Tuesday, March 17, 2015

California farmers and other landowners are obstacles for bullet train from L.A. to San Francisco

California's bullet train is having a hard time getting on track. The state's $68 billion high-speed rail system, which is already two years behind schedule, has run into problems over property rights with Central Valley farmers and land investors who are not willing to sell, Ralph Vartabedian reports for the Los Angeles Times.

"When the state chose to start construction of the high-speed rail in the Central Valley, it was based partly on the theory that assembling needed land would be easiest in the state's rural backbone," Vartabedian writes. "As it turns out, some of the farmers most resistant to accepting state offers are proving to be wealthy, highly educated professionals and investors—and formidable opponents in negotiations."
The project, scheduled to be completed in 2029, would have trains traveling upwards of 200 mph from Los Angeles to San Francisco. But officials are having a hard time completing the first 29-mile section. "In all, the state's High Speed Rail Authority needs 525 parcels for the first phase of construction. It has completed deals with owners of 123 properties," Vartabedian writes. "Several other disputes have been resolved in recent weeks. But an additional 154 owners rejected initial offers, and the state began the eminent-domain process to force owners to sell."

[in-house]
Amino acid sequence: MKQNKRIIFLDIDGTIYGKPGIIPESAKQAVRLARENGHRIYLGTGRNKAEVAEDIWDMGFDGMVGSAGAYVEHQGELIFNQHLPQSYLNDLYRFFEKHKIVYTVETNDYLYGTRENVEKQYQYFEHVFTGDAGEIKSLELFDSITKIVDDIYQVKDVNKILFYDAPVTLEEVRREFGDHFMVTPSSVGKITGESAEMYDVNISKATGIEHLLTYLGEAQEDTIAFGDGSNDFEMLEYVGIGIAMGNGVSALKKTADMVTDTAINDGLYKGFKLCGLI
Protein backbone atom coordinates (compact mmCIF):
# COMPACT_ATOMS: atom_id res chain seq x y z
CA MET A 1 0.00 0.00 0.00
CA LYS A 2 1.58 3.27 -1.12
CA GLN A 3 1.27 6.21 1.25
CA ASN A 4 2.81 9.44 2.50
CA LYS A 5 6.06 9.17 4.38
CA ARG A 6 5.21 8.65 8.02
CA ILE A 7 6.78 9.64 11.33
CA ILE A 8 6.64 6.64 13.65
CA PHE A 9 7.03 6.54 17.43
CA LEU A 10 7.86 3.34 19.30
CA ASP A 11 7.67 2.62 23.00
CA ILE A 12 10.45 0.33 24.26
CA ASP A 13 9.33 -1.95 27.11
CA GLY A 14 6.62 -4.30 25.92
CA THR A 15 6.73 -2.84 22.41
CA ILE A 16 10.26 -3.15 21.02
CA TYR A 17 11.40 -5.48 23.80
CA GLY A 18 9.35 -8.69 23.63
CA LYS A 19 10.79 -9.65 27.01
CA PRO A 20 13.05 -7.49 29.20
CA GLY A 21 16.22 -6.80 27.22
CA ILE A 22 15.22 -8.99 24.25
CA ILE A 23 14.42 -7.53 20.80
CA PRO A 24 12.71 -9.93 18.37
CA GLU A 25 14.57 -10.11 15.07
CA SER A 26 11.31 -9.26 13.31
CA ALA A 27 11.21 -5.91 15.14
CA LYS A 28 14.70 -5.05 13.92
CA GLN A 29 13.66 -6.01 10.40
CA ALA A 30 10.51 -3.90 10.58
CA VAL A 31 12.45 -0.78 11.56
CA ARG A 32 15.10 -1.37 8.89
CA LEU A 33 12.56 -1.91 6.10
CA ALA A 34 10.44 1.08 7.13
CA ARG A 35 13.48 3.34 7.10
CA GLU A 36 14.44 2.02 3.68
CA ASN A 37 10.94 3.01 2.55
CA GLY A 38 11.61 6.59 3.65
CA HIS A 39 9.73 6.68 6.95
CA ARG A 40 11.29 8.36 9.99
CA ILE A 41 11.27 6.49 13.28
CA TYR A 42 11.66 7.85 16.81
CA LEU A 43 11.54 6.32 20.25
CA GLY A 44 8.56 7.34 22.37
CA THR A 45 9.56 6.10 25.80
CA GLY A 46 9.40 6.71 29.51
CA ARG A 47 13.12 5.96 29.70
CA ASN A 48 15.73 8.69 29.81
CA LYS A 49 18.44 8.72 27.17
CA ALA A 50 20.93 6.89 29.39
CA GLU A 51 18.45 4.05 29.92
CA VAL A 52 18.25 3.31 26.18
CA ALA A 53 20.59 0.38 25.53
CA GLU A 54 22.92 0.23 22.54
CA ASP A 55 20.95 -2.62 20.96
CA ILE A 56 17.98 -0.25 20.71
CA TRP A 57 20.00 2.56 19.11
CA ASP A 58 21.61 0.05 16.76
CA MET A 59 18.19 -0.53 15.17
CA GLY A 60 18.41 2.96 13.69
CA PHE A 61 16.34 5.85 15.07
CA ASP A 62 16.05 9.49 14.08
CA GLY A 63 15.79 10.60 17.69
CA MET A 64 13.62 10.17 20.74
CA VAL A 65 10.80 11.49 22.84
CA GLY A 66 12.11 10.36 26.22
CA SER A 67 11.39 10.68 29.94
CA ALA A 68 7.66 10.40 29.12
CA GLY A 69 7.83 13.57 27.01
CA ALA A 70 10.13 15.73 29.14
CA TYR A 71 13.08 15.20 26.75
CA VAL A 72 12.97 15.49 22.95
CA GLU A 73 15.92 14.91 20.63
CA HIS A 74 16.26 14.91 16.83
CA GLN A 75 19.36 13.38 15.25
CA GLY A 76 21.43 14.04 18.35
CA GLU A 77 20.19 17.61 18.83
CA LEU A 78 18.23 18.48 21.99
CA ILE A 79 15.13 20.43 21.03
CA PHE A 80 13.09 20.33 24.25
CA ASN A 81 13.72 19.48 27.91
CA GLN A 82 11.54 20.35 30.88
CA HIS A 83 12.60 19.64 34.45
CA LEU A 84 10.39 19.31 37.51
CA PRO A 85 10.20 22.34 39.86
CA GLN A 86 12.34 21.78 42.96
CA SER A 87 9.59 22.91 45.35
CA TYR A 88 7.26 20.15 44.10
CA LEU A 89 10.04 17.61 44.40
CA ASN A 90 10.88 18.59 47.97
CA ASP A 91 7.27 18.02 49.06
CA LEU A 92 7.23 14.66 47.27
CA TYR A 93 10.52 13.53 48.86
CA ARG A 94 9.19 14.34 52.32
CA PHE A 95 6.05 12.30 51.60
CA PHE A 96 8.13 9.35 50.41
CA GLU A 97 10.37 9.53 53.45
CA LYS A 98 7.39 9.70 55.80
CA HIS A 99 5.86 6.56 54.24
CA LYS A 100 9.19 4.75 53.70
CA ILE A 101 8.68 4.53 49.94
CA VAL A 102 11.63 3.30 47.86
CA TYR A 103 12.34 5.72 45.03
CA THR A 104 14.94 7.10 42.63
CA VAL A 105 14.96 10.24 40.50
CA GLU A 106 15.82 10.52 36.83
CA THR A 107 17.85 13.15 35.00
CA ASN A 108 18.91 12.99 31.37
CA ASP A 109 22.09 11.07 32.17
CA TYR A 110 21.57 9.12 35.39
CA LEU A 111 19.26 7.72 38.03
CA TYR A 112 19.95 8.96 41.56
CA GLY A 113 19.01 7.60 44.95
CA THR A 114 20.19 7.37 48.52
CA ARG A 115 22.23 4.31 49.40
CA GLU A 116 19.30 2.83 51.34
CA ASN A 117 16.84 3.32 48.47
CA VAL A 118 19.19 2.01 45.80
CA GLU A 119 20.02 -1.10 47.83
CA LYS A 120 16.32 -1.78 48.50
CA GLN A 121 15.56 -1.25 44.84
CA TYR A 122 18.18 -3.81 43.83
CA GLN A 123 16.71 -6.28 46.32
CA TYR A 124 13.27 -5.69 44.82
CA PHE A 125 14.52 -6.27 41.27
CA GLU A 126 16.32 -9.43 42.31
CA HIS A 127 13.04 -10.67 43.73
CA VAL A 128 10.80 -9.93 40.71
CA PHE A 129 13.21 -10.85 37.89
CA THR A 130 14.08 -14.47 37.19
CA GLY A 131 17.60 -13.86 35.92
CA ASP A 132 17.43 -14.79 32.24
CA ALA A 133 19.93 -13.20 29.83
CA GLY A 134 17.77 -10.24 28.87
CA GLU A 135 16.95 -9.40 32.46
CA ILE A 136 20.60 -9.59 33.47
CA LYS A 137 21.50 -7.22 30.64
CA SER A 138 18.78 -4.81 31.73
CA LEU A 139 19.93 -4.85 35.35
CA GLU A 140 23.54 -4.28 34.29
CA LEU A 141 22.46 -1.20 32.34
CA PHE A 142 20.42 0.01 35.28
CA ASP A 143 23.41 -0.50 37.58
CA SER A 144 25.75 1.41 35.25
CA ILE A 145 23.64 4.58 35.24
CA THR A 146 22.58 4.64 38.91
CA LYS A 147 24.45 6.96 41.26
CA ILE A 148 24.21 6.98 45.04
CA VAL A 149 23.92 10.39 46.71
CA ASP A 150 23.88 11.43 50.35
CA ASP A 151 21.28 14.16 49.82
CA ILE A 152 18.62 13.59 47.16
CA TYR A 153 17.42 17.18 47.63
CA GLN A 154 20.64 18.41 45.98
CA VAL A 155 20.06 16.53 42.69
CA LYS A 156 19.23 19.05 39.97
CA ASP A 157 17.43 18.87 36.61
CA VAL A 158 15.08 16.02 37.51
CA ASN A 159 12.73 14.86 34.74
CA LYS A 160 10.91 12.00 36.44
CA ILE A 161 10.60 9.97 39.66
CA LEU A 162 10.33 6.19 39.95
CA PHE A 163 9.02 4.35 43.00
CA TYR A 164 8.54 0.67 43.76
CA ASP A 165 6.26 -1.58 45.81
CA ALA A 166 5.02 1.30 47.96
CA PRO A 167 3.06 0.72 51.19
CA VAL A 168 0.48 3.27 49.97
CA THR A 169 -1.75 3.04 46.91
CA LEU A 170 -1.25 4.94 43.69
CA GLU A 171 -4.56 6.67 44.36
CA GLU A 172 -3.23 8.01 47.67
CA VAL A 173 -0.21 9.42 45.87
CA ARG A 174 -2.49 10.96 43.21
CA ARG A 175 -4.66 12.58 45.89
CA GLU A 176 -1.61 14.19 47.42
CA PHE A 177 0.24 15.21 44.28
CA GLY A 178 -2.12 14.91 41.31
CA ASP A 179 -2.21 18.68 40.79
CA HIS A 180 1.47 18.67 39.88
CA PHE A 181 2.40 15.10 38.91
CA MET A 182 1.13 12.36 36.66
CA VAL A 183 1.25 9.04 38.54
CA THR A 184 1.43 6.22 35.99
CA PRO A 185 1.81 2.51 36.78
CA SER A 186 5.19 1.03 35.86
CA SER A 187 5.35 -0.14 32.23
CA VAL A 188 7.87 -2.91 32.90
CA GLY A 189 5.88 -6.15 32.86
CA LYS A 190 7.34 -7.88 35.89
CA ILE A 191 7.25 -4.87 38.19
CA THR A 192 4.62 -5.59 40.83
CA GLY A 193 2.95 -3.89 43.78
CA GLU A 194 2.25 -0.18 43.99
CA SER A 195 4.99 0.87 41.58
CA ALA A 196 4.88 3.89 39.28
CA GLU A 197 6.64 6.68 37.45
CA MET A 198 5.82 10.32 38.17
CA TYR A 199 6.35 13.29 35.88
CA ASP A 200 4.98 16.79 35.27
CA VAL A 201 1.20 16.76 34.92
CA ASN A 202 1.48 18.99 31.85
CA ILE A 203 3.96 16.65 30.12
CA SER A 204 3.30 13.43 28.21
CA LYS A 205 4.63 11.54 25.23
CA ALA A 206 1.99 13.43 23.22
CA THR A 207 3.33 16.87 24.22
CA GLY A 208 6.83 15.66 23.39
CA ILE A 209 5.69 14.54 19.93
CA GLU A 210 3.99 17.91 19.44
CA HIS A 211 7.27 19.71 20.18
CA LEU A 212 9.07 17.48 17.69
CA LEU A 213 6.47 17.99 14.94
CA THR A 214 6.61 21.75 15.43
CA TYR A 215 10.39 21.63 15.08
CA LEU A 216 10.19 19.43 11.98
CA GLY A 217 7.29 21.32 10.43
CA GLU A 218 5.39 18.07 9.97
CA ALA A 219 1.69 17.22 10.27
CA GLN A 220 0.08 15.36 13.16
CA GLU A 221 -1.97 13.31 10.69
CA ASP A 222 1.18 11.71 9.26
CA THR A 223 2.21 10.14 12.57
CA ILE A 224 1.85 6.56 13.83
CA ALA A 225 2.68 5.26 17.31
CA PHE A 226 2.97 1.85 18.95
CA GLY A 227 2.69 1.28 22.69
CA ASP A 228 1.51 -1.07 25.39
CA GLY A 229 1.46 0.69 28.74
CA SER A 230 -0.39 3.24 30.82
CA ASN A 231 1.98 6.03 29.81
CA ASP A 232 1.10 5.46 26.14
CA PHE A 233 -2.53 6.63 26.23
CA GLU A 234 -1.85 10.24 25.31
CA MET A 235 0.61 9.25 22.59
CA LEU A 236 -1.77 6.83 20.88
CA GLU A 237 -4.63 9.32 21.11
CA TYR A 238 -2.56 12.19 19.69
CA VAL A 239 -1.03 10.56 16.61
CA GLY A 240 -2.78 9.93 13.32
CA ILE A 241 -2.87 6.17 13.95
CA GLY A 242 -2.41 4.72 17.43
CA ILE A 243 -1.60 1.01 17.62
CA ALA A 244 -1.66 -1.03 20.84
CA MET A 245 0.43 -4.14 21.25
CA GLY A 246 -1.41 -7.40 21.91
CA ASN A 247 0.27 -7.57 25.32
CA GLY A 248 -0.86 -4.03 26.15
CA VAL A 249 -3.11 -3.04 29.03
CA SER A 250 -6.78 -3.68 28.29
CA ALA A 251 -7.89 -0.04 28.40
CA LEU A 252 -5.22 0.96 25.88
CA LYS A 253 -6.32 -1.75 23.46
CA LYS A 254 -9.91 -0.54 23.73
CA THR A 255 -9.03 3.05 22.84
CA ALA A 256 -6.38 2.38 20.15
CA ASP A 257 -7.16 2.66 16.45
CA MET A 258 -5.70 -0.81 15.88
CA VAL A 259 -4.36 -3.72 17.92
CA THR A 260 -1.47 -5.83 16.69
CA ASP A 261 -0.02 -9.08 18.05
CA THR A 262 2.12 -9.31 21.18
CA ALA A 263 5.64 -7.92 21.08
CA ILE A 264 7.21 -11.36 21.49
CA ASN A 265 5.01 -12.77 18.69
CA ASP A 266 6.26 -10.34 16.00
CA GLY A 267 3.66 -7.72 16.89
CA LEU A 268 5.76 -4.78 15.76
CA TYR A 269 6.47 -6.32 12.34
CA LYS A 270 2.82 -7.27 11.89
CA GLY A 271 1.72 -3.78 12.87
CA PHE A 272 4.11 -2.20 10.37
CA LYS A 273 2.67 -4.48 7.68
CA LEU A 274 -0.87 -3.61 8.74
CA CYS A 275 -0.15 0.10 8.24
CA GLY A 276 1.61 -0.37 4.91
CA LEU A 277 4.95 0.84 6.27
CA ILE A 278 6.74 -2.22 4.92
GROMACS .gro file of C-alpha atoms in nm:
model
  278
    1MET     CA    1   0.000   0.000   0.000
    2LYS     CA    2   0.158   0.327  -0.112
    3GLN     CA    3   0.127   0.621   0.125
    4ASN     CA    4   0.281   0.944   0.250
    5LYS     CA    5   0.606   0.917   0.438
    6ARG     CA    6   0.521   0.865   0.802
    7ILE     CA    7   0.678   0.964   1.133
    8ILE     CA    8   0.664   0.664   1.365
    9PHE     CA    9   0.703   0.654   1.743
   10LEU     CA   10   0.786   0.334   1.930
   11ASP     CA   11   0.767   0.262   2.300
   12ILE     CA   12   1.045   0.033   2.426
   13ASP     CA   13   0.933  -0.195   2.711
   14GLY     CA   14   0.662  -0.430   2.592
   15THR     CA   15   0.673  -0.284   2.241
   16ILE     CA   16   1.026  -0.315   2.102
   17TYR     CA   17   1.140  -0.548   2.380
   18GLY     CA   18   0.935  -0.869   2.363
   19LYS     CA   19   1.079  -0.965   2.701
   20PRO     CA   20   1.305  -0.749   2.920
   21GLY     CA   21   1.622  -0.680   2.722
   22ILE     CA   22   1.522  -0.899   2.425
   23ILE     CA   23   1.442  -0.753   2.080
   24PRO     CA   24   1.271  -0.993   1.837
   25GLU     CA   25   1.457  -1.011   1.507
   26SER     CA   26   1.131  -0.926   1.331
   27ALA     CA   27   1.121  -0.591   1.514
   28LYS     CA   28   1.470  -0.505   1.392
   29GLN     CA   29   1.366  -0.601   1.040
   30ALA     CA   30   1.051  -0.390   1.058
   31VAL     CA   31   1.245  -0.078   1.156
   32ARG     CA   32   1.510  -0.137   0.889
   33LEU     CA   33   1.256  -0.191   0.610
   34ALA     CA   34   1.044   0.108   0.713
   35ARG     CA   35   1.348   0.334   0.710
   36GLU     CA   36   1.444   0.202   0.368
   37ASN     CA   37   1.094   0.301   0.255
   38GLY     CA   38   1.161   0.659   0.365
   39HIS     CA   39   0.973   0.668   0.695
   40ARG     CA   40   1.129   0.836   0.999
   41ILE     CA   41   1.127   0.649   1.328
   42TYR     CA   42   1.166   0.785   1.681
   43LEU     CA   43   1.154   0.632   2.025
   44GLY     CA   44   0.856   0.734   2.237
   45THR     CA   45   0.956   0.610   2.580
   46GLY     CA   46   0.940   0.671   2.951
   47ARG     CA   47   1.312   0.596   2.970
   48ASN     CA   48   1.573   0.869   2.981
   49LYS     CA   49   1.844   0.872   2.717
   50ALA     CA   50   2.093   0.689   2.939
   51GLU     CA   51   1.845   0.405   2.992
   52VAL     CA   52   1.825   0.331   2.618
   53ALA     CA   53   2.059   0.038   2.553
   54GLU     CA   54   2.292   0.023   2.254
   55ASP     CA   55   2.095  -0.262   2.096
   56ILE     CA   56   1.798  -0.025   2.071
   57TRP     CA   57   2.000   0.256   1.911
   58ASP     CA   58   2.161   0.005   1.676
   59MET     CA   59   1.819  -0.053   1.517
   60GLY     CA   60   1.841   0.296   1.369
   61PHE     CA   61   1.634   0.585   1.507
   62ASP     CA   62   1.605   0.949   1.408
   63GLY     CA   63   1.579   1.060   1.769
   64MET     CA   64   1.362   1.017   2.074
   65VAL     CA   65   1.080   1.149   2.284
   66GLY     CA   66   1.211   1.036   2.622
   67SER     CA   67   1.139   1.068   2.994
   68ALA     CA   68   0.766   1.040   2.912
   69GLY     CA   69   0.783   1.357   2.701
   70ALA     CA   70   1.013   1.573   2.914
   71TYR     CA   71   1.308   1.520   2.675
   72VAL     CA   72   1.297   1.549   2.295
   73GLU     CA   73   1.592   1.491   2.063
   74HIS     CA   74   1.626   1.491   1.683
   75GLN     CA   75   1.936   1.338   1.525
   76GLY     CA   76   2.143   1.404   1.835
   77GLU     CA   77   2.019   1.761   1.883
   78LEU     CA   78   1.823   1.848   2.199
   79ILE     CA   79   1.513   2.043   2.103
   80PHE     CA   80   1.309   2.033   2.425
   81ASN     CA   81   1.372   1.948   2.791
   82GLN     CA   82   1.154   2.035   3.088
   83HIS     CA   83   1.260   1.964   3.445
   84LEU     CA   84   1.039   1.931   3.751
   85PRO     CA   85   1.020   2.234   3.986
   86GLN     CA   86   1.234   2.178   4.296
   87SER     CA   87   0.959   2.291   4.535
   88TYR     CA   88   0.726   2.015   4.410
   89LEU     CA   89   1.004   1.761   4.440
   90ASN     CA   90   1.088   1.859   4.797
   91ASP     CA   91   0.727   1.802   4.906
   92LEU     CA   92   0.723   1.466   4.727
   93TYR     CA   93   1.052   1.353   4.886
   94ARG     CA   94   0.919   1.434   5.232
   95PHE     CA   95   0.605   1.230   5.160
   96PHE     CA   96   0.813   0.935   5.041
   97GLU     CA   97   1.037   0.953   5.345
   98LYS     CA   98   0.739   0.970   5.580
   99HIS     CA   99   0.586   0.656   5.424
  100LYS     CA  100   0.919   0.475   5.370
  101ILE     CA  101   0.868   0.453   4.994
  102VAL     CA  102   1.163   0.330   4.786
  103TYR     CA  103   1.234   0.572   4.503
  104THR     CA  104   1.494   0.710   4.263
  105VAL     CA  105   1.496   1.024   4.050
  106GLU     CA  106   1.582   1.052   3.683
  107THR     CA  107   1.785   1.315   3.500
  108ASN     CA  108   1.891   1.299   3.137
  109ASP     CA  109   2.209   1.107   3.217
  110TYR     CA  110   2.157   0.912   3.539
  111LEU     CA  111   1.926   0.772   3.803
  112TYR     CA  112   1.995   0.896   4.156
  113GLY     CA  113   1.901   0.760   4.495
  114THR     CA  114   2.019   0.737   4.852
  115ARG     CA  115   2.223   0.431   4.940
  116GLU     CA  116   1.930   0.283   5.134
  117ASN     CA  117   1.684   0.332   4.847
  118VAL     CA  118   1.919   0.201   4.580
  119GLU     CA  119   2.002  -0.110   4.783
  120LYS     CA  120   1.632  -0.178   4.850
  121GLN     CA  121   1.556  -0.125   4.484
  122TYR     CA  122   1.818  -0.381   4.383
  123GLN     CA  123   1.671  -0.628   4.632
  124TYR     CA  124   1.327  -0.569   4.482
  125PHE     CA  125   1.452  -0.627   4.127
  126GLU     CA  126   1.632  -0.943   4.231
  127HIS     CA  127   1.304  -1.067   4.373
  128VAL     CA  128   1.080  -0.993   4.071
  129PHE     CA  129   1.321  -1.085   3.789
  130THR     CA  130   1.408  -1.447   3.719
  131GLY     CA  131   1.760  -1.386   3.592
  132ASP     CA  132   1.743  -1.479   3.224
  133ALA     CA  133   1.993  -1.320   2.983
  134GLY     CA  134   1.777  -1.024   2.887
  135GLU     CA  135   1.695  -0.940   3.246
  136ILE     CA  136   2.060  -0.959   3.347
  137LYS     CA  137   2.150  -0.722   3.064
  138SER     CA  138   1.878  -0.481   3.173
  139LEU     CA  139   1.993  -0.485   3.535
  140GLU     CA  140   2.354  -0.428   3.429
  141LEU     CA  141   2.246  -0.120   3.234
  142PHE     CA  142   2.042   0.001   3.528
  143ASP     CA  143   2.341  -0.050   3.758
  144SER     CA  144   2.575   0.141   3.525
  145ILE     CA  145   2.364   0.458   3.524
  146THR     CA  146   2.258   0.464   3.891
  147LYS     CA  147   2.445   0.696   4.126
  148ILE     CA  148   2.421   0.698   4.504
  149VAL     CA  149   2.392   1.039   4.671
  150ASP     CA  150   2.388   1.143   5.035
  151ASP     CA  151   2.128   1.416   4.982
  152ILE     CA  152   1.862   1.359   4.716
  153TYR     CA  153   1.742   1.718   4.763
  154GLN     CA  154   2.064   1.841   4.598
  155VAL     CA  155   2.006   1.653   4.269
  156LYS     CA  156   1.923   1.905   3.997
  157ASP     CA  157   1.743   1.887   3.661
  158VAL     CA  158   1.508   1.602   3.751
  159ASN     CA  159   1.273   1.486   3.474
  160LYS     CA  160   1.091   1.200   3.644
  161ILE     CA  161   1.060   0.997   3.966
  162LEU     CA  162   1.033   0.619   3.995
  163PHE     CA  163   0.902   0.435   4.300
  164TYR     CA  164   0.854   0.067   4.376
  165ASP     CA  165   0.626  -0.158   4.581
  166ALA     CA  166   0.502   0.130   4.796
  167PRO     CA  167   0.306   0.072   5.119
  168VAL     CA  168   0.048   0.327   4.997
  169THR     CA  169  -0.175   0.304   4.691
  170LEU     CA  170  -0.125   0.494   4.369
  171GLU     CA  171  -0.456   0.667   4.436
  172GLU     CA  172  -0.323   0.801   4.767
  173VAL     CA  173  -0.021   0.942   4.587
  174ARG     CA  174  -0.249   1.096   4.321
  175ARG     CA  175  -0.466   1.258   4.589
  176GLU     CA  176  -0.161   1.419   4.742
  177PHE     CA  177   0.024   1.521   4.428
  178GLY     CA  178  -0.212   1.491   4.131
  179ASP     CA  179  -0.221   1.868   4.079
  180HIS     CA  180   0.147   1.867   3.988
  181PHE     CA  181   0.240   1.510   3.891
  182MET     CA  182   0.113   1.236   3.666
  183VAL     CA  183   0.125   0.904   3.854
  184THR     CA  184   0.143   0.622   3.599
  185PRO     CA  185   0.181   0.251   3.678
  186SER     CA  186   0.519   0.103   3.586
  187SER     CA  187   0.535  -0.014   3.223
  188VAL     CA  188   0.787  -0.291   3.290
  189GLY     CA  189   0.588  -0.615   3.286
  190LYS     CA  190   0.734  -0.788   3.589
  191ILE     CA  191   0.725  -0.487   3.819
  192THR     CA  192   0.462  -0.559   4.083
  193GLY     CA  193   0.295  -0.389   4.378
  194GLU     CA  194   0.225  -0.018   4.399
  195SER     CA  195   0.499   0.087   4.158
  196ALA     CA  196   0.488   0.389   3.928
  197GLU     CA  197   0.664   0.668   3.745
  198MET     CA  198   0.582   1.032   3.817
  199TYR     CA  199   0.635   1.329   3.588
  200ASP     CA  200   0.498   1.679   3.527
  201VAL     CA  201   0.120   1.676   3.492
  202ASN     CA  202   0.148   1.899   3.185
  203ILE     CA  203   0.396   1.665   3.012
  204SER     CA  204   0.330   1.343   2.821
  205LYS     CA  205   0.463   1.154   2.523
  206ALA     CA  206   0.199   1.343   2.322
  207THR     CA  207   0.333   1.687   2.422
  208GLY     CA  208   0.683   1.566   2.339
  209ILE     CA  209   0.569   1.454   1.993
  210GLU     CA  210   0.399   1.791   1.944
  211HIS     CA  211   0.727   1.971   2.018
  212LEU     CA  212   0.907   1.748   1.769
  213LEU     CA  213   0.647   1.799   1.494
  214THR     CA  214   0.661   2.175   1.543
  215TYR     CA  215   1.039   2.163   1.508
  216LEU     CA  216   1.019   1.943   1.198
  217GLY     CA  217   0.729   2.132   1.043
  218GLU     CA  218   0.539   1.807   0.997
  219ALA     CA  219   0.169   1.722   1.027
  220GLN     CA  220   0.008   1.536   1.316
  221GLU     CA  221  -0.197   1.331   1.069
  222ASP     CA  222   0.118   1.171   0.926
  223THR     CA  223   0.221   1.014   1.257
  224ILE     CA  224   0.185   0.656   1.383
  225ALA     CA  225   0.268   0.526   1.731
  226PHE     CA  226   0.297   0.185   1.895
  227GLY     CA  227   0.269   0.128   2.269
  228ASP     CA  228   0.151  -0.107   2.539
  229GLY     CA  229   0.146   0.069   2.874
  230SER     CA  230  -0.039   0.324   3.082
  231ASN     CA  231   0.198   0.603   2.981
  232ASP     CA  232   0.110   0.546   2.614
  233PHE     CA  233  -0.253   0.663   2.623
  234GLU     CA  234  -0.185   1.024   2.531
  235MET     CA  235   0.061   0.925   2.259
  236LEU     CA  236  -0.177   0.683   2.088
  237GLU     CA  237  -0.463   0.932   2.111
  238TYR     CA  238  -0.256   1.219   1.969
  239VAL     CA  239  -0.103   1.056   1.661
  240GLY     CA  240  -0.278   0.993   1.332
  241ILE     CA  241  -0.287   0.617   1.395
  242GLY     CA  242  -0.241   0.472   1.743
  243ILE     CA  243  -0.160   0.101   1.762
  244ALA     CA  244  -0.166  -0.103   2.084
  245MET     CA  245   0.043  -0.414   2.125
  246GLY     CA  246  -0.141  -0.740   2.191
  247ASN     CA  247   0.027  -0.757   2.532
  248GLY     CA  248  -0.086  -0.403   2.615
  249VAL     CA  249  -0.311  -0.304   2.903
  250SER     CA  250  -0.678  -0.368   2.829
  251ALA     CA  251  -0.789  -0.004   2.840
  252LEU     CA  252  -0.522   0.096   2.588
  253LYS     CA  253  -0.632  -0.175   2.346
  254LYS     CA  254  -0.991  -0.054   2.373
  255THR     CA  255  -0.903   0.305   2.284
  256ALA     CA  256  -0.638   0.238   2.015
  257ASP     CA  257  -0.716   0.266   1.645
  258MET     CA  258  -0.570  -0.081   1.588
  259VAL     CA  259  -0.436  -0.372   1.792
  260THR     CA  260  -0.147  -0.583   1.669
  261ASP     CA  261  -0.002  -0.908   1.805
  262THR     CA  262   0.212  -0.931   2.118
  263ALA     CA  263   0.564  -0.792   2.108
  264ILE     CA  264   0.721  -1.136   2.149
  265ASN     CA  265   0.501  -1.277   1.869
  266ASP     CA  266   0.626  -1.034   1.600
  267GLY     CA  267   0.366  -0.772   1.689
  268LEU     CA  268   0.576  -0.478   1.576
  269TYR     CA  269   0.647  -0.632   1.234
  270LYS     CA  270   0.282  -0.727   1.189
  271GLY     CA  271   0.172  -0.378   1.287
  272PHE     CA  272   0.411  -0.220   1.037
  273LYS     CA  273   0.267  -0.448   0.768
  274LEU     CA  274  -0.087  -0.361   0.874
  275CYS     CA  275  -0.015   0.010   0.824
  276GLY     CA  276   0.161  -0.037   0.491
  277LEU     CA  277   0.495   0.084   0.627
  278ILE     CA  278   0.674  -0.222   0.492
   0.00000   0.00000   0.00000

"A surge of lawsuits over land acquisition could entangle the rail agency in a bottleneck outside its control: local court systems where attorneys say just getting a pretrial hearing can take months," Vartabedian writes. One problem, rural landowners say, is that "No farmers serve on the high-speed-rail board, and critics contend the state hasn't sought to engage growers in the planning process." (Read more)

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